The scene was set for Zabit Magomedsharipov to soar to the starry status that long has been expected of him. All he had to do to hold up his end, it seemed, was win on Saturday in Moscow, and he did so by unanimous decision. But the lasting impression left by this UFC Fight Night main event was of the Dagestani featherweight fading late and Calvin Kattar stalking him around the cage and dishing out damaging shots.
Magomedsharipov (18-2) held on to win his 14th straight fight on the strength of his control of the first two rounds. He had the flashier techniques, and while everything in his vast arsenal was not landing, the variety of his attack kept Kattar (20-4) at distance for much of those opening 10 minutes. It wasn't so much that Kattar's punches were missing, but rather that they were falling short of their mark because, until the final round, he was unable to consistently get close enough to pose a threat.
All three judges scored the bout 29-28 for the 28-year-old Magomedsharipov, who is No. 6 in the ESPN rankings at 145 pounds.
"Kattar is extremely tough," Magomedsharipov said through a translator right after the decision was announced, sounding so exhausted that he could barely get the words out. "I wasn't expecting him to pressure me that hard in the third."
The fight in Russia was a rare three-round main event because it was a rescheduled three-rounder from three weeks ago, a move made after Magomedsharipov had to pull out with a staph infection. He and Kattar originally were scheduled to meet in Boston, 30 miles from Kattar's Massachusetts hometown, but the fight was postponed until this weekend and moved 4,466 miles to CSKA Arena in Moscow. That's a good 1,000 miles from Magomedsharipov's home in Dagestan, but it still played out like a home game for him.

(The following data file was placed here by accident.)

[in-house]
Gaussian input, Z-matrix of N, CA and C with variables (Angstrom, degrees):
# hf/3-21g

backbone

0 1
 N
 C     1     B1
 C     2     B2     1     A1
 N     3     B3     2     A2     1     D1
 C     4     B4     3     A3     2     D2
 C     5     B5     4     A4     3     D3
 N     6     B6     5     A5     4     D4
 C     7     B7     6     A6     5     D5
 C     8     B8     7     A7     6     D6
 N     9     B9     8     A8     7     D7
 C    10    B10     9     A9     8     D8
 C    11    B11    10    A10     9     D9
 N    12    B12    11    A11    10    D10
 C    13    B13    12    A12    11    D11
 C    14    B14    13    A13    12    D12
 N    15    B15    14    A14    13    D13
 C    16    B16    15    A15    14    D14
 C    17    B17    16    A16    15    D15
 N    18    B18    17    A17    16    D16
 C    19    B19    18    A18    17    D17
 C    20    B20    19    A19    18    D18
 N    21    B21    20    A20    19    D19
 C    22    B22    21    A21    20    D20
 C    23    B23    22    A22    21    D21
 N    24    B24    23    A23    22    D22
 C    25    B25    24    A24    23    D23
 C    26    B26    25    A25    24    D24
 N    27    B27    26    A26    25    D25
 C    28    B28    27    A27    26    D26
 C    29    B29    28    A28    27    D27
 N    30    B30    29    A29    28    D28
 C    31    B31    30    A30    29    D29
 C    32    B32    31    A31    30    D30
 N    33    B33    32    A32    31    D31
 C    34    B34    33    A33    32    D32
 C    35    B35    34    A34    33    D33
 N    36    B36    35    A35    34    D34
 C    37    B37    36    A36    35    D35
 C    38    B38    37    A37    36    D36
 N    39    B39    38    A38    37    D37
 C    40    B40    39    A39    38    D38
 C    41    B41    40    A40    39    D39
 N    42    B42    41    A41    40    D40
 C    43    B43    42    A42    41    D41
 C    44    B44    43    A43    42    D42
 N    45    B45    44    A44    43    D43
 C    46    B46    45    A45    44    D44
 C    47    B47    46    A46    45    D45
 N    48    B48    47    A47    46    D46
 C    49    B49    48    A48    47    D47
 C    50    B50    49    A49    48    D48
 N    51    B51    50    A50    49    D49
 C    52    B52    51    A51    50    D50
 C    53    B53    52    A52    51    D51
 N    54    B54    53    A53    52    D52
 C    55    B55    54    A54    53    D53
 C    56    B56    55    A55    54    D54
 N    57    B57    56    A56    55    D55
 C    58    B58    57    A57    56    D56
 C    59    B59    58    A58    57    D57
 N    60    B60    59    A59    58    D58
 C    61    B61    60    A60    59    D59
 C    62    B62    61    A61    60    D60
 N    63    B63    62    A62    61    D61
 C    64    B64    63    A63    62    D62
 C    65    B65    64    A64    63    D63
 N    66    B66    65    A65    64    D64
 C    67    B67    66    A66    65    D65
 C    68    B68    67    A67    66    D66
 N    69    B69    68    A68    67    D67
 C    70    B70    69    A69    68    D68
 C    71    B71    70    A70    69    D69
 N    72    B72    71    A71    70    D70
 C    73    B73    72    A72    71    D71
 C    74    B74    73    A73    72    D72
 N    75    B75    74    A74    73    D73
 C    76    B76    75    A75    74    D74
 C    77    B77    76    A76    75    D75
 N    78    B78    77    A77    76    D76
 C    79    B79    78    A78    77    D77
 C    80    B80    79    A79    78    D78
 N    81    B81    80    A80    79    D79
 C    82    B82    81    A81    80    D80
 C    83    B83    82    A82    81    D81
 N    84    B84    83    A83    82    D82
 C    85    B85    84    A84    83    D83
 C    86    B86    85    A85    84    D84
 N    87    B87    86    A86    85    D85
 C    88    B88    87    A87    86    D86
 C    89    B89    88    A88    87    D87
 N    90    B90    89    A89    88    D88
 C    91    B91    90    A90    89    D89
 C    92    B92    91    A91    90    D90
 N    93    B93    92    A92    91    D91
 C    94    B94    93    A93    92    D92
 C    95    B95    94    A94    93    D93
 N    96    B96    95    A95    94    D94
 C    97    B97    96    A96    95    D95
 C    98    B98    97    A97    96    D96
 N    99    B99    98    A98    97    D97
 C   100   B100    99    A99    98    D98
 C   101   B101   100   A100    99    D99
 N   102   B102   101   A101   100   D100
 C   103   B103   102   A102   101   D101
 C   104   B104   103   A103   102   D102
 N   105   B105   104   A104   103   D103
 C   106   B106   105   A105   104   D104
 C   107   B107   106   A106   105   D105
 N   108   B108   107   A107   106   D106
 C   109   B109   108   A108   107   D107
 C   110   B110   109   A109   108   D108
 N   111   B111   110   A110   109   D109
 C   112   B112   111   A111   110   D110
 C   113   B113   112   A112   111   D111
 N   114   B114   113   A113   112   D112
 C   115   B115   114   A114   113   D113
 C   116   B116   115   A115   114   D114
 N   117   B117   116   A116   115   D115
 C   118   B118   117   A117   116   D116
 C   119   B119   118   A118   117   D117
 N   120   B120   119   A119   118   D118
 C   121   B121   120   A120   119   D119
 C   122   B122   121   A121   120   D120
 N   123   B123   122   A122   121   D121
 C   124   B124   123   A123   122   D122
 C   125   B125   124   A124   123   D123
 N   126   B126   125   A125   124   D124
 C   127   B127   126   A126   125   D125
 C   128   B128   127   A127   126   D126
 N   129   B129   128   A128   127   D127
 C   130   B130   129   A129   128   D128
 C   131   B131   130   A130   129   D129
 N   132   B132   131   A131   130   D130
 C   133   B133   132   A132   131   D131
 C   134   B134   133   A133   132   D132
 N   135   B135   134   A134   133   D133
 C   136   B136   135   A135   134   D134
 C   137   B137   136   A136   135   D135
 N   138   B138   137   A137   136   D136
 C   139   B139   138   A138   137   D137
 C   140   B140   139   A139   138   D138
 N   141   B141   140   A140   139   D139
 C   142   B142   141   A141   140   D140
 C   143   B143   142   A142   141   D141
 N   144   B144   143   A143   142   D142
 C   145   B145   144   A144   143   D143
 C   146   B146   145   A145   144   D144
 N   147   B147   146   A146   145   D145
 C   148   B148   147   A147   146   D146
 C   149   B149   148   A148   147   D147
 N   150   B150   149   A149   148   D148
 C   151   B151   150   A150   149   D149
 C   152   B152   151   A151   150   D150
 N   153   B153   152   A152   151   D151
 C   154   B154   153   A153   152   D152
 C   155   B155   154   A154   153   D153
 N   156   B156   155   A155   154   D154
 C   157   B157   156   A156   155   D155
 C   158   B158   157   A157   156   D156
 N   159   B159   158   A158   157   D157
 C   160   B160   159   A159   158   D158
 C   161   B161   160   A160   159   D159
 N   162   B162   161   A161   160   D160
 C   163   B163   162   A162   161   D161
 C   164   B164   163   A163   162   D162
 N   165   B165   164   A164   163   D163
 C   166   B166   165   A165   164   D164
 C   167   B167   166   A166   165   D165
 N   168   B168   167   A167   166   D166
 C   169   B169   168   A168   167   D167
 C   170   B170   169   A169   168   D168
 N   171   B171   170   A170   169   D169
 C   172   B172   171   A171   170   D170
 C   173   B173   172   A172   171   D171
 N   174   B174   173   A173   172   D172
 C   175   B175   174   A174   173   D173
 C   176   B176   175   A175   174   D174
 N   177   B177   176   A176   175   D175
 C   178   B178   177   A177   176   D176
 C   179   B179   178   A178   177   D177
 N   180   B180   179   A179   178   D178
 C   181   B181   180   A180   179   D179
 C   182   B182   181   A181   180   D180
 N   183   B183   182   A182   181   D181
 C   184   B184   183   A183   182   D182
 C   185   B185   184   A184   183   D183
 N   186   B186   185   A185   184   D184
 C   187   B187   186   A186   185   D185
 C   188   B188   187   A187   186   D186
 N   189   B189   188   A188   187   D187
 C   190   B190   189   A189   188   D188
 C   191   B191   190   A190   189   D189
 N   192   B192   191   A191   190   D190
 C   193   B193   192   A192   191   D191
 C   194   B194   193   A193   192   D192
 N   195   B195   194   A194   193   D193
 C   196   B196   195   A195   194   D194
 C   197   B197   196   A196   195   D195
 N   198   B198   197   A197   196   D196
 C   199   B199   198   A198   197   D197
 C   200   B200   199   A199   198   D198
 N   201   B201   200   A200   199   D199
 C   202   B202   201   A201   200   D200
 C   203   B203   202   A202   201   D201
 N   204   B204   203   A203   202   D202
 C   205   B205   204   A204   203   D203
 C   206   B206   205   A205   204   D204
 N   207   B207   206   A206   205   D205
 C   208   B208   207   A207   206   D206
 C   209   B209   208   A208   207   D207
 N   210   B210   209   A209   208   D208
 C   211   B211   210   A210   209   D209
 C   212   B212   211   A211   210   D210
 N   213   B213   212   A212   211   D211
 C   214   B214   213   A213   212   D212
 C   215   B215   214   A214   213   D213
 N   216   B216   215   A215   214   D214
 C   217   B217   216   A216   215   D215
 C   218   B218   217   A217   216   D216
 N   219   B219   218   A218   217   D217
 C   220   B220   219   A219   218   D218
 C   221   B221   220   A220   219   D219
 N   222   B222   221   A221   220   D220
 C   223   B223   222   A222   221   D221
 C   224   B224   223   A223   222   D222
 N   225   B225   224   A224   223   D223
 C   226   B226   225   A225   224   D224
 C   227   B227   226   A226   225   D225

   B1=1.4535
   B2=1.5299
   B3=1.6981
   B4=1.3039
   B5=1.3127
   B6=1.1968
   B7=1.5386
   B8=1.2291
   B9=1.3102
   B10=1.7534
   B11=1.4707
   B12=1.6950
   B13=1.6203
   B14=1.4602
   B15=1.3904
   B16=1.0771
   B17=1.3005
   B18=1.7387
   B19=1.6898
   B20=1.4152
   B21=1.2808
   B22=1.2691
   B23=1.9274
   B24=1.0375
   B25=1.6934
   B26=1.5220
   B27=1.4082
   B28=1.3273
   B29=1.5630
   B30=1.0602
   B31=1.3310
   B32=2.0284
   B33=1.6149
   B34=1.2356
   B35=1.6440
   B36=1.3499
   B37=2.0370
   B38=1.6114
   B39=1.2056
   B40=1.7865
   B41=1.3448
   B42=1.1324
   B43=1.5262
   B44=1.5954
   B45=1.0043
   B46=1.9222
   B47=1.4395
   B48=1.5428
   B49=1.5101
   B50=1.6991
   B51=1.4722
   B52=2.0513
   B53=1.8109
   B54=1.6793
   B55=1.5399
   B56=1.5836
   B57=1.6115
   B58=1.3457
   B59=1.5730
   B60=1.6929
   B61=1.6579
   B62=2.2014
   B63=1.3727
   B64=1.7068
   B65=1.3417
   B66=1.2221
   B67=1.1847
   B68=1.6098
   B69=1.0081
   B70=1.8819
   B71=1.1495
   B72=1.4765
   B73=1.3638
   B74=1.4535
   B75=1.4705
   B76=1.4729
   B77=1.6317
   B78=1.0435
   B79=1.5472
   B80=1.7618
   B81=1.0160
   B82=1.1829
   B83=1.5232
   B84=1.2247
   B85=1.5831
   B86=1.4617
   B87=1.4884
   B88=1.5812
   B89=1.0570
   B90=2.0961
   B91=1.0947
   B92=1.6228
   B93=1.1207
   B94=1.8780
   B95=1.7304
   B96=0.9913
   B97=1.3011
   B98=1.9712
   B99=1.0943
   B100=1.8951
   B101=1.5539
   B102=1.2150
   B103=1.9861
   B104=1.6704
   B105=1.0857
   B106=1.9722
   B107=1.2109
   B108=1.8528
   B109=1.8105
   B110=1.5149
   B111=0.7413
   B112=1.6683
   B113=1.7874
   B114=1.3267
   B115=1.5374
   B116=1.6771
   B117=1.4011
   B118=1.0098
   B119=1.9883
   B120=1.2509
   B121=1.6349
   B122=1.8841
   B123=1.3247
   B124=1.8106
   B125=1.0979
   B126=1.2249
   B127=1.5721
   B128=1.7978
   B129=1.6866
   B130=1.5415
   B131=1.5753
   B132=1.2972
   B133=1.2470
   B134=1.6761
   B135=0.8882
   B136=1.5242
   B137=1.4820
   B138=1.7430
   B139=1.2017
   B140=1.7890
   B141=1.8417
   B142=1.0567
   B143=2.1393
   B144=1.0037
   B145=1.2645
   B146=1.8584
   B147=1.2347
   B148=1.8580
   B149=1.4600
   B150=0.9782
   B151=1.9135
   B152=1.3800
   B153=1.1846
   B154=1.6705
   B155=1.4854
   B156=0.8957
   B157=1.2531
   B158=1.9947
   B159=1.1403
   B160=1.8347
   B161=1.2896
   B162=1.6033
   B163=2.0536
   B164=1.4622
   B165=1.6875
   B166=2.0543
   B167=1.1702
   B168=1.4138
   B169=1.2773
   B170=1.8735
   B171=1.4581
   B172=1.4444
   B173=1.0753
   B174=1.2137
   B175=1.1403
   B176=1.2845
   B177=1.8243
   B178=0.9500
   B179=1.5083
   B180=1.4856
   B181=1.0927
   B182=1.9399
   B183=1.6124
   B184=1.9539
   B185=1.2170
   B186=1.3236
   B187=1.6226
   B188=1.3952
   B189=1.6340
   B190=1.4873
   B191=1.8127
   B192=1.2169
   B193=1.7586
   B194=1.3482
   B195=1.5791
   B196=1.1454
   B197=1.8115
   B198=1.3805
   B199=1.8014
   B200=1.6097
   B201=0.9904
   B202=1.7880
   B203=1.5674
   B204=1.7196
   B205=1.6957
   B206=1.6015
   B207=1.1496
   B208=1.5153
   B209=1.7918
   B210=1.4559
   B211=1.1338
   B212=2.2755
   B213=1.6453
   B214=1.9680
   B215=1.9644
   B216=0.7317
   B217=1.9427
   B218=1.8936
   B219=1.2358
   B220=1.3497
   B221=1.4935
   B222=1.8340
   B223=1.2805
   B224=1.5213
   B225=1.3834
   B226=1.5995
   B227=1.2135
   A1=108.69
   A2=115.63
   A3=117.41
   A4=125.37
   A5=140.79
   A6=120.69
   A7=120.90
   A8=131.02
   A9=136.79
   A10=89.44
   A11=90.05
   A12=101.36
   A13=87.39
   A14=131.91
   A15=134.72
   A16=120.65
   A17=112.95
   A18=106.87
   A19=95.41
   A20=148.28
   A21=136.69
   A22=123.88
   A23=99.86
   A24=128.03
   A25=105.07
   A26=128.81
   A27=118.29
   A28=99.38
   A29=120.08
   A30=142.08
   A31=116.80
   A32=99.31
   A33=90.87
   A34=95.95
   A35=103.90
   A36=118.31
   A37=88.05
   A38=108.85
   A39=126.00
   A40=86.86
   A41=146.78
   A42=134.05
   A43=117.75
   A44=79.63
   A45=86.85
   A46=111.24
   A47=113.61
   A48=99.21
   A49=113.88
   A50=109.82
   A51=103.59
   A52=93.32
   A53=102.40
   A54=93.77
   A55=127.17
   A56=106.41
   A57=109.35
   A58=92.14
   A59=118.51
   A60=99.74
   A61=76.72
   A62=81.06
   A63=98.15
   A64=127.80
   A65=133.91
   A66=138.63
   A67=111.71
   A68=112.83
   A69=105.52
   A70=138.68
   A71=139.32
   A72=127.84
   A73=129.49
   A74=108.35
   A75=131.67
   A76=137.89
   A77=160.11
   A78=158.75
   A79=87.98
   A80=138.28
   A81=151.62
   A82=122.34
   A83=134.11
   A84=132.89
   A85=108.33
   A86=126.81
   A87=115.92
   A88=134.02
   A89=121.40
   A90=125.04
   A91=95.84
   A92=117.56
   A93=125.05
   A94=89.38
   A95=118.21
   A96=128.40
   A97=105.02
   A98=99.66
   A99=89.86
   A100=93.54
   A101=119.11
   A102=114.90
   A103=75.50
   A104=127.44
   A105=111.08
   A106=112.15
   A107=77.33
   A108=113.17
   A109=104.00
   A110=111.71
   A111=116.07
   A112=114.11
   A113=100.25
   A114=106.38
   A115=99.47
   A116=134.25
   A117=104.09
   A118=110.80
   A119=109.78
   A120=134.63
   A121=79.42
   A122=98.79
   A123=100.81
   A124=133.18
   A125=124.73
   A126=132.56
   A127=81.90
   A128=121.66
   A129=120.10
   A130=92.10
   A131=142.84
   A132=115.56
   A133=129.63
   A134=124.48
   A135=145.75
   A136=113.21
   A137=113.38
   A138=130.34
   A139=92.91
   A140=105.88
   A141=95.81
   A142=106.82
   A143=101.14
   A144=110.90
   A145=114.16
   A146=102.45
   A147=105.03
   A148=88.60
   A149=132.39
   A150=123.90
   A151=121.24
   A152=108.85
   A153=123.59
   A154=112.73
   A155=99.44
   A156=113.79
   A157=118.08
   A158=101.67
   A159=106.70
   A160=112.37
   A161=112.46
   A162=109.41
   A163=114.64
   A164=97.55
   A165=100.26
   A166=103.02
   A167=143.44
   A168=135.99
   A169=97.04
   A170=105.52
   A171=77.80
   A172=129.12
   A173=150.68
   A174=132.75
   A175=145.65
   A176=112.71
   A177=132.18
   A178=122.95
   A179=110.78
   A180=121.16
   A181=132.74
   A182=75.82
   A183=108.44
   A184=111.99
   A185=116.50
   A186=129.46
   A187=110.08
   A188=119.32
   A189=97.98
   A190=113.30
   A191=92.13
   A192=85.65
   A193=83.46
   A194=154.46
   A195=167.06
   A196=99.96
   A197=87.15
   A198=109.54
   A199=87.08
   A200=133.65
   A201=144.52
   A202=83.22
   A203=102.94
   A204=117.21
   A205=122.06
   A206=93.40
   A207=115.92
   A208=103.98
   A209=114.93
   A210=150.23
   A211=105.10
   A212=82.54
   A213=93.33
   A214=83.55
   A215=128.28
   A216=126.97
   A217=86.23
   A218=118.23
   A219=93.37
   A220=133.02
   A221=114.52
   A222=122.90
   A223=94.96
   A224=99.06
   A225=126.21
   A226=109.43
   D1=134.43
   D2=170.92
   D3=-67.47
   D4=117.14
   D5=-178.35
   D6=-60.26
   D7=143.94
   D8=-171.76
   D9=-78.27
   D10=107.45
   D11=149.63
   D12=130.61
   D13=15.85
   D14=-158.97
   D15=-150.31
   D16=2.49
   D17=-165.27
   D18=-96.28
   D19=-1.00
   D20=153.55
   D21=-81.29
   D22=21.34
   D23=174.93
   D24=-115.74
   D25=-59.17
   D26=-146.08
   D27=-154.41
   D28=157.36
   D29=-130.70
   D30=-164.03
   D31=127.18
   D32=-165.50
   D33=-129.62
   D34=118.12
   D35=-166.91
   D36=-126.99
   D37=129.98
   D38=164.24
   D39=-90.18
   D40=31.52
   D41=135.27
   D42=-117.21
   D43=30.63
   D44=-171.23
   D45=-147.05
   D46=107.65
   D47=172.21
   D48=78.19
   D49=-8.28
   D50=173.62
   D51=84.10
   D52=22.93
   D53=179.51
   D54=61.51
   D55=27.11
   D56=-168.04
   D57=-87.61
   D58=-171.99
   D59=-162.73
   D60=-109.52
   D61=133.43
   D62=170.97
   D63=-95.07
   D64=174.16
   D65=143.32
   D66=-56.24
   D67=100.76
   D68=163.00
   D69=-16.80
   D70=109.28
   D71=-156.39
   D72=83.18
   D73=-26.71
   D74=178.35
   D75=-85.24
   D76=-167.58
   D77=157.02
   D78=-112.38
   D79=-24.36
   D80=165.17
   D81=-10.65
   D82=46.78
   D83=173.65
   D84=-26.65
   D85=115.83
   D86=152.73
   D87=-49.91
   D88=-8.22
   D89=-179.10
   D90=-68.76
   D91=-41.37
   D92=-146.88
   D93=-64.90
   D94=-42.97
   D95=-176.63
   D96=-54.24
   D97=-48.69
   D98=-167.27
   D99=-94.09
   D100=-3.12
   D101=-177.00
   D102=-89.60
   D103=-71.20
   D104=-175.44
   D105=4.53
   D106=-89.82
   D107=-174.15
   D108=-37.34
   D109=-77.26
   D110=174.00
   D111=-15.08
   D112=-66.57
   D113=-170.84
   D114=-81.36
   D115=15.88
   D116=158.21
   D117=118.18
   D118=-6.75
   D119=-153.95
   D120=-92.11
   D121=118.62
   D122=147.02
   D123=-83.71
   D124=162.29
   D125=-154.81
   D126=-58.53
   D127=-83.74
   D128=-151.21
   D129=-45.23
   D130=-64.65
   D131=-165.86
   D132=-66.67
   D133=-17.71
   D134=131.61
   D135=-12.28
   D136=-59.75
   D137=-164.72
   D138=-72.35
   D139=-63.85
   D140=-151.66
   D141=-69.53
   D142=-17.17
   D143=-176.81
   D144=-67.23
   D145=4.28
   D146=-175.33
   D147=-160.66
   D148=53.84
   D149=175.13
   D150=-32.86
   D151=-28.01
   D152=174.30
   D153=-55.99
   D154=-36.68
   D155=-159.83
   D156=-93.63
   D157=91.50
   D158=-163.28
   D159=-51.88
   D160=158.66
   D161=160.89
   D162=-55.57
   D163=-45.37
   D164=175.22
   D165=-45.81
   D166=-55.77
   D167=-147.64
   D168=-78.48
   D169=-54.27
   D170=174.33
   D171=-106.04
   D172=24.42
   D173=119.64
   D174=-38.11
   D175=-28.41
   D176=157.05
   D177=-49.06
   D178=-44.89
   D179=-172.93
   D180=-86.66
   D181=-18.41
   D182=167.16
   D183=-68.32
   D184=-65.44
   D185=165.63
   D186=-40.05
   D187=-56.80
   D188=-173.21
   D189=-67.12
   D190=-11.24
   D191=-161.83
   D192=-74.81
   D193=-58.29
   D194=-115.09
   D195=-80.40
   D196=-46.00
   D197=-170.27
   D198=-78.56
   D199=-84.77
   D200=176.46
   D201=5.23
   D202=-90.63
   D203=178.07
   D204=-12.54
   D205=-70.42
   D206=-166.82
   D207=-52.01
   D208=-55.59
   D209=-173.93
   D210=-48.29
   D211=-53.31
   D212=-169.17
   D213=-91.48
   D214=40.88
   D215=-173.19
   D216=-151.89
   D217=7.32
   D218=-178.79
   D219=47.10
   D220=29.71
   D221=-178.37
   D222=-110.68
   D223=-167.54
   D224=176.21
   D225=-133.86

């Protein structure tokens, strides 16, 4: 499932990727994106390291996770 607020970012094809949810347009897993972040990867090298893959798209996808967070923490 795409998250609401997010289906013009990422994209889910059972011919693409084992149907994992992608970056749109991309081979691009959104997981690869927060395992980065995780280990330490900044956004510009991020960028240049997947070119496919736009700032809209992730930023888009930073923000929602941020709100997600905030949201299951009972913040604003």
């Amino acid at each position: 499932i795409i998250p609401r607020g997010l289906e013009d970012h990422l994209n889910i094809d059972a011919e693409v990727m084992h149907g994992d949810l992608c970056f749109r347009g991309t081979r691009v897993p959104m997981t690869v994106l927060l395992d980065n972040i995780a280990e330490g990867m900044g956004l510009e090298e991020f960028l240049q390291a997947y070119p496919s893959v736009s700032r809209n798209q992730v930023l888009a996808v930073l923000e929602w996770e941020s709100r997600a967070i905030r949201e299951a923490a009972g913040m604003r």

A "Zabit! Zabit!" chant broke out in the fight's opening seconds, and Magomedsharipov got right in rhythm, his array of kicks and spinning punches complemented by his boxing basics. Kattar was all meat-and-potatoes boxing, and when he landed, Zabit felt it. But for the most part, the Dagestani steered clear of trouble.
The momentum shifted in the third round, however, as Kattar closed in. Midway through the round, he landed a left hook that sent Magomedsharipov into retreat. The Dagestani looked up at the clock. There still was more than two minutes left. A small contingent of Kattar supporters in the building started a "Cal-vin Kat-tar! Cal-vin Kat-tar!" chant, which drew boos from the majority of the crowd.
Kattar, a 31-year-old who came in having won two straight and 12 of his past 13, remained in pursuit for much of the remaining time. He further sapped Magomedsharipov's energy with body shots and landed some blows to the head. But when Kattar went with a Zabit-style flying knee attempt in the final minute, Magomedsharipov countered with a takedown and was able to ride out the final seconds in top position on the canvas.
Was this victory enough to earn Magomedsharipov a shot at the winner of Max Holloway's Dec. 14 featherweight title defense against Alexander Volkanovski?
"I'm 6-0 in the UFC and obviously I would like to face the winner of Holloway vs. Volkanovski," Magomedsharipov said. "And I promise if I get that fight, I will be ready for five rounds. I wasn't able to prepare for this fight fully because I had a staph infection. But I promise I'll be better next time."